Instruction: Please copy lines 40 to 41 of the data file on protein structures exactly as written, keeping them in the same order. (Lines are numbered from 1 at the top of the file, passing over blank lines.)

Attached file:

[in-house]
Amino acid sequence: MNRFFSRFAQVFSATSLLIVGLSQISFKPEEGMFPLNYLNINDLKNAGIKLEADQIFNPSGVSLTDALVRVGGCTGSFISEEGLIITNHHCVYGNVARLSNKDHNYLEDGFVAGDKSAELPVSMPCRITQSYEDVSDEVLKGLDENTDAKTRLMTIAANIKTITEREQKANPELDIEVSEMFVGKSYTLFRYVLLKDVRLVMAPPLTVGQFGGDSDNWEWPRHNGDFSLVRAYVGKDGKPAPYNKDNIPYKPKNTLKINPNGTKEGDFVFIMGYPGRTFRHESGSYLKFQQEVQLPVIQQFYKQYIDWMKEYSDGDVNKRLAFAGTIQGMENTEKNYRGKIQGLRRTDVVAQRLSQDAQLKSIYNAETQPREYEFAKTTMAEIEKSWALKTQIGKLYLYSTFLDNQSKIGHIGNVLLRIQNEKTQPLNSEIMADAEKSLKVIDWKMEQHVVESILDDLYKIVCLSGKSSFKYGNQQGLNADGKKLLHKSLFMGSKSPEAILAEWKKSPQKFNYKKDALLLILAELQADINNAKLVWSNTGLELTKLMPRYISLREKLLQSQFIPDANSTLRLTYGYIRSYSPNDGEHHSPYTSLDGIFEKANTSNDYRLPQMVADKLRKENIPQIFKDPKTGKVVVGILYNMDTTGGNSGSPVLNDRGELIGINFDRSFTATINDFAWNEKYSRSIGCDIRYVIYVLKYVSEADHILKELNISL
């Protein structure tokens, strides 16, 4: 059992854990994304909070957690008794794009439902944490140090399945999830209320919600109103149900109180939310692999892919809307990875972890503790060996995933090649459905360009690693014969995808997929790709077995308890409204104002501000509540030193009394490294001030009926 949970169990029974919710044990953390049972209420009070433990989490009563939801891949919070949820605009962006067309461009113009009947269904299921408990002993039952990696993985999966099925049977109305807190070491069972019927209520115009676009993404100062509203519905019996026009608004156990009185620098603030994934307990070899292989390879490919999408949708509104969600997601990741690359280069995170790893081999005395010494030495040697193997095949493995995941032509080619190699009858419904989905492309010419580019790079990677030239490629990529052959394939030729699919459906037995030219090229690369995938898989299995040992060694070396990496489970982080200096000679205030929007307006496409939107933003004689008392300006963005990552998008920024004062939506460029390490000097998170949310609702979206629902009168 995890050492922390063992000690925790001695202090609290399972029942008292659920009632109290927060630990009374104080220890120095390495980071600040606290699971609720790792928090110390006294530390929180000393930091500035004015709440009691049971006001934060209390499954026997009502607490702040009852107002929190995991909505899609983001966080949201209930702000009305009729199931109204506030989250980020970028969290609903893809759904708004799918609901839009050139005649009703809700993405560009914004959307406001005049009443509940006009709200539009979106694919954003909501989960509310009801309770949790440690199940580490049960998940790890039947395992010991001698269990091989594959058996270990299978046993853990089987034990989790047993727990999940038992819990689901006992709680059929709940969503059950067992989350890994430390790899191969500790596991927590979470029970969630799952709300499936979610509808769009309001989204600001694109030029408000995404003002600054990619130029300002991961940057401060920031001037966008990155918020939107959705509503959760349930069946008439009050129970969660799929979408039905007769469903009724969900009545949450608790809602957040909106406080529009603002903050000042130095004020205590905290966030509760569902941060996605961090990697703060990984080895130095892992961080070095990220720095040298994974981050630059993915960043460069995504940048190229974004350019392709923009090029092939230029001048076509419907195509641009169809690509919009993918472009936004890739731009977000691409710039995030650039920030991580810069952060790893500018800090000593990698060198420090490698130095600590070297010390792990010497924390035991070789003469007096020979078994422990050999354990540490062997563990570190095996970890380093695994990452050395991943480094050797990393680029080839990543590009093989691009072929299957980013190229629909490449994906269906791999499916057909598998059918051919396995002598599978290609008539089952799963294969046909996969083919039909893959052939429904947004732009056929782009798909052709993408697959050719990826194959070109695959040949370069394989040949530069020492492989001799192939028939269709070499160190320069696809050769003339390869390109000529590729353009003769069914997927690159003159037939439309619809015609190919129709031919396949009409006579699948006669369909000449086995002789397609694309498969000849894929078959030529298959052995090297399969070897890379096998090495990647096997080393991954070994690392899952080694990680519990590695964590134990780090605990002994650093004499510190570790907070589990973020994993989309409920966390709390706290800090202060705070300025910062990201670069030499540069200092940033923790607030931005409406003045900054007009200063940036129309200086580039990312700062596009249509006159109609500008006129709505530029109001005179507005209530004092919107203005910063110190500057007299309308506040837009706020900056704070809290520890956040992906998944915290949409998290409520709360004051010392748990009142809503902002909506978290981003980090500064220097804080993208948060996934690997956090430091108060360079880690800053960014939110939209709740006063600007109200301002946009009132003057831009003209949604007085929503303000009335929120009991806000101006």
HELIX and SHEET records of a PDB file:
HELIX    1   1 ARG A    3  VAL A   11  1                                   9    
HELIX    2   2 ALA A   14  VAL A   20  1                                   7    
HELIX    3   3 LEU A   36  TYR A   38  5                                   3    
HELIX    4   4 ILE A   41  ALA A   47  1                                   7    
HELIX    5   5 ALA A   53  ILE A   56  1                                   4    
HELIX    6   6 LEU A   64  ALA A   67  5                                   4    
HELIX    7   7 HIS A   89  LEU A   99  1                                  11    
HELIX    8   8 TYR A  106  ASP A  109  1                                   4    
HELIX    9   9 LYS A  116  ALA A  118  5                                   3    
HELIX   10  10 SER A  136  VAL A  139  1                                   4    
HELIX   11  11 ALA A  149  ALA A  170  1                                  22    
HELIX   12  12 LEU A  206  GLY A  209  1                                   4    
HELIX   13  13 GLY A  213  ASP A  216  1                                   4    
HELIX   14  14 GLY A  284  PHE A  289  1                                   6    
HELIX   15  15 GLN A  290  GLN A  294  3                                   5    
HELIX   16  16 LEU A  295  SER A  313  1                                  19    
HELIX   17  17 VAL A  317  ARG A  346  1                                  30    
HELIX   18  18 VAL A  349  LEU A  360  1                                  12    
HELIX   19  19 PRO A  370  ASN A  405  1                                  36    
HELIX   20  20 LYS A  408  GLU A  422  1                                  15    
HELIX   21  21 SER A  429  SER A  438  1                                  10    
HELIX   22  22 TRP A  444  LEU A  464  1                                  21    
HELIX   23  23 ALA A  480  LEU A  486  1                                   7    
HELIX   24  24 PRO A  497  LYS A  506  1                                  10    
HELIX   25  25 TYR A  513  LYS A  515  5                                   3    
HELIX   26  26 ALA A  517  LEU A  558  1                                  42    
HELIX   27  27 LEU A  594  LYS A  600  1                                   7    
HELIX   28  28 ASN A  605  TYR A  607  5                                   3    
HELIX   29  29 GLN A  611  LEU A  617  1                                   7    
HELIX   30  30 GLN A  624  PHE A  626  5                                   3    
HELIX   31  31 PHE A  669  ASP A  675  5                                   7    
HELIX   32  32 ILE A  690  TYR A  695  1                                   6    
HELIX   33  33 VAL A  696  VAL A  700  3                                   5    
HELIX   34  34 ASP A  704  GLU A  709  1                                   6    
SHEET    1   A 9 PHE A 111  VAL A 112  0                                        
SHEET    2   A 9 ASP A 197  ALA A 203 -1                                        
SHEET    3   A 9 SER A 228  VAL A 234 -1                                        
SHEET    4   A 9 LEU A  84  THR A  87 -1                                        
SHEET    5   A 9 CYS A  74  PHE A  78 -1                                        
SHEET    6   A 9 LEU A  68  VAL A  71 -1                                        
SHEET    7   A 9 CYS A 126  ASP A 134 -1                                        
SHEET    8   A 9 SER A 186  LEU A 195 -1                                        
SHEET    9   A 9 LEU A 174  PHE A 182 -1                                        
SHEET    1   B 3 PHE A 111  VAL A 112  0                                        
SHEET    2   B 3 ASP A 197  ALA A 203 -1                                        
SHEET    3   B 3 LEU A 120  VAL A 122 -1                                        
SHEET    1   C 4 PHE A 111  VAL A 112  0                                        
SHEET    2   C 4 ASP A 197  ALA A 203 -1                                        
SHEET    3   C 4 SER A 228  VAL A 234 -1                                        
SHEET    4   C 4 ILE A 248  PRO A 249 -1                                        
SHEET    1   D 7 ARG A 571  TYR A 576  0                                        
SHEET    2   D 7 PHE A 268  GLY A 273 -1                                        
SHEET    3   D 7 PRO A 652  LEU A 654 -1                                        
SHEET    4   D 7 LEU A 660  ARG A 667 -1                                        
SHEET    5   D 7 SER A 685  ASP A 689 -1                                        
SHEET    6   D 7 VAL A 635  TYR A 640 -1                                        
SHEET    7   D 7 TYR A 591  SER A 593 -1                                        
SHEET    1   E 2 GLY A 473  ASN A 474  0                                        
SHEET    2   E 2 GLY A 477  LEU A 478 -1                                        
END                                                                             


SHEET    2   A 9 ASP A 197  ALA A 203 -1                                        
SHEET    3   A 9 SER A 228  VAL A 234 -1                                        